Your excellency, we fully agree with the strategy's overall goal for the people of central Africa to be "free from the threat of LRA violence and have the freedom to pursue their livelihoods." We also welcome the strategy's four strategic objectives to: a) increase protection of civilians; b) apprehend or remove from the battlefield Joseph Kony and senior commanders; c) promote the defection, disarmament, demobilization, and reintegration of remaining LRA fighters; and d) increase humanitarian access and provide continued relief to affected communities.

We also appreciate the commitment in the strategy to transitional justice and rebuilding of war-affected communities in Uganda. In northern Uganda, communities are still struggling to overcome the legacy of the war, in which tens of thousands of people were abducted by the LRA and more than 1.6 million displaced during the conflict.  

We appreciate your recognition that a combination of both military and non-military components are required and that resolving the LRA problem will require coordination and participation from a wide array of regional, multilateral, and international partners.

Please, do not delay a day longer in implementing this strategy. We implore you to find the financial resources and the political will to turn the goals and objectives of this strategy into reality. For us, this is a matter of life and death.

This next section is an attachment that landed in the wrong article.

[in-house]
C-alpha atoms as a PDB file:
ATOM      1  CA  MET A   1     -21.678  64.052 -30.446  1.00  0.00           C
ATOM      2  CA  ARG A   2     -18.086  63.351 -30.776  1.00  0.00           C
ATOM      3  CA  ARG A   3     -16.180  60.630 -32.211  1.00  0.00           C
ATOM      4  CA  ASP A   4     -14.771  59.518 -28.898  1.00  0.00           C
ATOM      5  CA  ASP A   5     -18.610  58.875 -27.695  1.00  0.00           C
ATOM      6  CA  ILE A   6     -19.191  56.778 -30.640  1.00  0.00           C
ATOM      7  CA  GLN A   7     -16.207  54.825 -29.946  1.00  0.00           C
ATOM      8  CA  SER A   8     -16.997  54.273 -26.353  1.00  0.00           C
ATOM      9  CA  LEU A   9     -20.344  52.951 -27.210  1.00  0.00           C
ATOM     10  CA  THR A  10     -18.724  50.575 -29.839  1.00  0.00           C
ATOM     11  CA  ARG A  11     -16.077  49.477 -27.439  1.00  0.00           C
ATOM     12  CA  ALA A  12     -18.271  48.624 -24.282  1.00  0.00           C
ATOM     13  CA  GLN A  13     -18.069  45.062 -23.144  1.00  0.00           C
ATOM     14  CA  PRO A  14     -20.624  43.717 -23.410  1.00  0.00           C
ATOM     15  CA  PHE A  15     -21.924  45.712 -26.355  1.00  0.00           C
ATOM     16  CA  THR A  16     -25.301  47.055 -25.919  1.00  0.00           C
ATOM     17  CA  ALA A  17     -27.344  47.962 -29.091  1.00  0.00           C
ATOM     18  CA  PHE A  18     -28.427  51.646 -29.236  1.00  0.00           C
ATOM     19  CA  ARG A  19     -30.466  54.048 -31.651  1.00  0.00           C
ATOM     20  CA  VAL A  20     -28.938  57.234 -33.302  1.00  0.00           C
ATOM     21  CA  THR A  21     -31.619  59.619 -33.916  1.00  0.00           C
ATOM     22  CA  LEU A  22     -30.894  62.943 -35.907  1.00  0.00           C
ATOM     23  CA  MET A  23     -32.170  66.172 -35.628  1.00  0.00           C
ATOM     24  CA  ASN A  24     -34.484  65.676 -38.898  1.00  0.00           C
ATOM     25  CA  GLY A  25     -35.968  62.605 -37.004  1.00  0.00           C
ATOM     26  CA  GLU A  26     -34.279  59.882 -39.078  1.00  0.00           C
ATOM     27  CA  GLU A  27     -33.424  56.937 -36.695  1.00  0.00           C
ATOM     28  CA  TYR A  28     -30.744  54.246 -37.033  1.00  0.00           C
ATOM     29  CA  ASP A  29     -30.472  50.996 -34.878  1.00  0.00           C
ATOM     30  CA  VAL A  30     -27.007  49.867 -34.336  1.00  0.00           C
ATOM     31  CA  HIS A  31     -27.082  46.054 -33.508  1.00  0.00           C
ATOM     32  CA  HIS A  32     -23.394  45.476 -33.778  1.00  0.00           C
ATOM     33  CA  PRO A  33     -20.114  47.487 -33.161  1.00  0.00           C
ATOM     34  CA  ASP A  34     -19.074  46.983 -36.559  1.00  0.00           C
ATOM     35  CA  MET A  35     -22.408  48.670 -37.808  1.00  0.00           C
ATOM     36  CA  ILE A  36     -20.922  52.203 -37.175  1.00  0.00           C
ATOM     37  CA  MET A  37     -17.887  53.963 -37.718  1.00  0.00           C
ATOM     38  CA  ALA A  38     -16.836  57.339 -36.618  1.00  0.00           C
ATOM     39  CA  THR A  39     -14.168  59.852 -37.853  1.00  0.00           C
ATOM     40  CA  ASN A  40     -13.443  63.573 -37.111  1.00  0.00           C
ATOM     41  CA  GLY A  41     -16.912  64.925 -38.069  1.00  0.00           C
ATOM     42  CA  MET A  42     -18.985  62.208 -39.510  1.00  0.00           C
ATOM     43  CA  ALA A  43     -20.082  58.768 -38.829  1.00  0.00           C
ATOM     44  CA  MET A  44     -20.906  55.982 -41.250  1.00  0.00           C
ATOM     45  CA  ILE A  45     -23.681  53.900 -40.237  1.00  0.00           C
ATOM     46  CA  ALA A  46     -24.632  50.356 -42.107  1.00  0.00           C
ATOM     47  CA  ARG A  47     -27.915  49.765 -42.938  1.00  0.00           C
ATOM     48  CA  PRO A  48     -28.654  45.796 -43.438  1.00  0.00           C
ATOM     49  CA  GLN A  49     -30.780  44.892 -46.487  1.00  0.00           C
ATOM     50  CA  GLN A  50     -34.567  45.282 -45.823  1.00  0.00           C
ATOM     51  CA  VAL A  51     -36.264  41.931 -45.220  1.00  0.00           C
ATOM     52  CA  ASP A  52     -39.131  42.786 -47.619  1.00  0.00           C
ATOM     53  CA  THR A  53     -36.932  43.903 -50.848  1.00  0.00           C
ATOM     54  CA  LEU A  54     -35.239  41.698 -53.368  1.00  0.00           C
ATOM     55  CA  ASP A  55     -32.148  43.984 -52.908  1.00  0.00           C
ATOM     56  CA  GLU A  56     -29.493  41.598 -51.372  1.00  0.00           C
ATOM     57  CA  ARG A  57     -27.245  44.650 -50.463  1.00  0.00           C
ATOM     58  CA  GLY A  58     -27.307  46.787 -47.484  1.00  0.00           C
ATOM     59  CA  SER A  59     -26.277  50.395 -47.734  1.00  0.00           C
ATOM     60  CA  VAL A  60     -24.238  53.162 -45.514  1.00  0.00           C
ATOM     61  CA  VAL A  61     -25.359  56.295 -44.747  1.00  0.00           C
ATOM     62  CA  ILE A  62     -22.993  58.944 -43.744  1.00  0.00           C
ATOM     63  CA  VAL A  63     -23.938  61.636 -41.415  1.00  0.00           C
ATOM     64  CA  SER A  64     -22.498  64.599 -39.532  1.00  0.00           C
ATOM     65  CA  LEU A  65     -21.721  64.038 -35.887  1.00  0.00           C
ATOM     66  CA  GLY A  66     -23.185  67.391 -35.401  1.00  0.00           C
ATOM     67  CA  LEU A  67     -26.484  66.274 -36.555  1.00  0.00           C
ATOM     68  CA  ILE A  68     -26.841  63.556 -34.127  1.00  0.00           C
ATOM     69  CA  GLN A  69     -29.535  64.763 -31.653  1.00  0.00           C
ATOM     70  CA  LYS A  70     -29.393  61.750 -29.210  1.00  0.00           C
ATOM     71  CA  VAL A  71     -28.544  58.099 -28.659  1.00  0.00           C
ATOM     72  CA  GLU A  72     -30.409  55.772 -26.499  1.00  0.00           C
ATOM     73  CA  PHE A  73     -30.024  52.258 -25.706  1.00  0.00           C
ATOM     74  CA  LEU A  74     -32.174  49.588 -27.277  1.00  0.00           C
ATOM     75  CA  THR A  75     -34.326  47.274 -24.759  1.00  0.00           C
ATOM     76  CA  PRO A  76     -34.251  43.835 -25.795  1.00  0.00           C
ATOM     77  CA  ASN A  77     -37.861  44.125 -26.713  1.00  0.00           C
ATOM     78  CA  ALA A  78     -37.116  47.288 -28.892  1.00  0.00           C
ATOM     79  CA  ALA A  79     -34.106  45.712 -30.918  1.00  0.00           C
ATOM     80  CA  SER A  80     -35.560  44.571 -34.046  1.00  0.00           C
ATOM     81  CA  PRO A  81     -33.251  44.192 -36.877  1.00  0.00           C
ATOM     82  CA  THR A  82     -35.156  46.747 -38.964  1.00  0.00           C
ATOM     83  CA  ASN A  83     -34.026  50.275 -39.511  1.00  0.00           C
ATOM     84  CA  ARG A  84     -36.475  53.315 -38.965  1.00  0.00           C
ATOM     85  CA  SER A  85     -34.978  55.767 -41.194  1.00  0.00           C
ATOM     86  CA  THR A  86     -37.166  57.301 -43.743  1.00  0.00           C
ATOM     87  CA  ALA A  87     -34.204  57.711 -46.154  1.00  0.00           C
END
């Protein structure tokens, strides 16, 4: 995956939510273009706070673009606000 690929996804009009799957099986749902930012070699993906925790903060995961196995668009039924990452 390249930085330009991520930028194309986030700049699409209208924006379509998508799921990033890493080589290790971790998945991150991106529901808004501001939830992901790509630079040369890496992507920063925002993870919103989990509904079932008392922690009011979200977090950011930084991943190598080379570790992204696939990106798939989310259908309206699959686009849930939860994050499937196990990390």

In particular, we urge you to prioritize the protection of our communities at risk of continued LRA attacks. While the presence of UN peacekeepers has given some help, it has been not nearly enough. For example, in northern Congo's Haut Uele District, MONUSCO peacekeepers provide some protection in certain communities, but there are currently no peacekeepers in northern Congo's Bas Uele District (Congo), one of the areas worst affected by LRA attacks. Where peacekeepers are deployed, they rarely leave their bases and have sometimes proven unable - or unwilling - to prevent or respond to LRA attacks less than a kilometer from their bases. This was the case in both Ngilima and Duru, two towns with a MONUSCO presence that have suffered numerous attacks in recent months. The UN missions in CAR (MINURCAT and BINUCA) and Sudan (UNMIS/UNAMID) are also not focused on the LRA problem, and have few or no peacekeepers deployed in LRA-affected areas. 

We appreciate your recognition that a lack of communications infrastructure and good roads has made it difficult for us to report on attacks in a timely way or send out calls for help. We are glad that support in this area has been identified as a priority action in your strategy. We hope this will include urgent efforts to expand cell phone coverage in the LRA affected areas, to implement early warning systems through HF radios, and to rehabilitate key roads and airstrips.

We fully agree that the LRA problem in our communities will not be resolved until Joseph Kony and the other senior leaders are captured and brought to justice. As long as the LRA's top leaders evade capture, we fear they will only continue to abduct our children, who in turn will be trained to replace any lower and mid-level combatants who escape, defect, or are killed.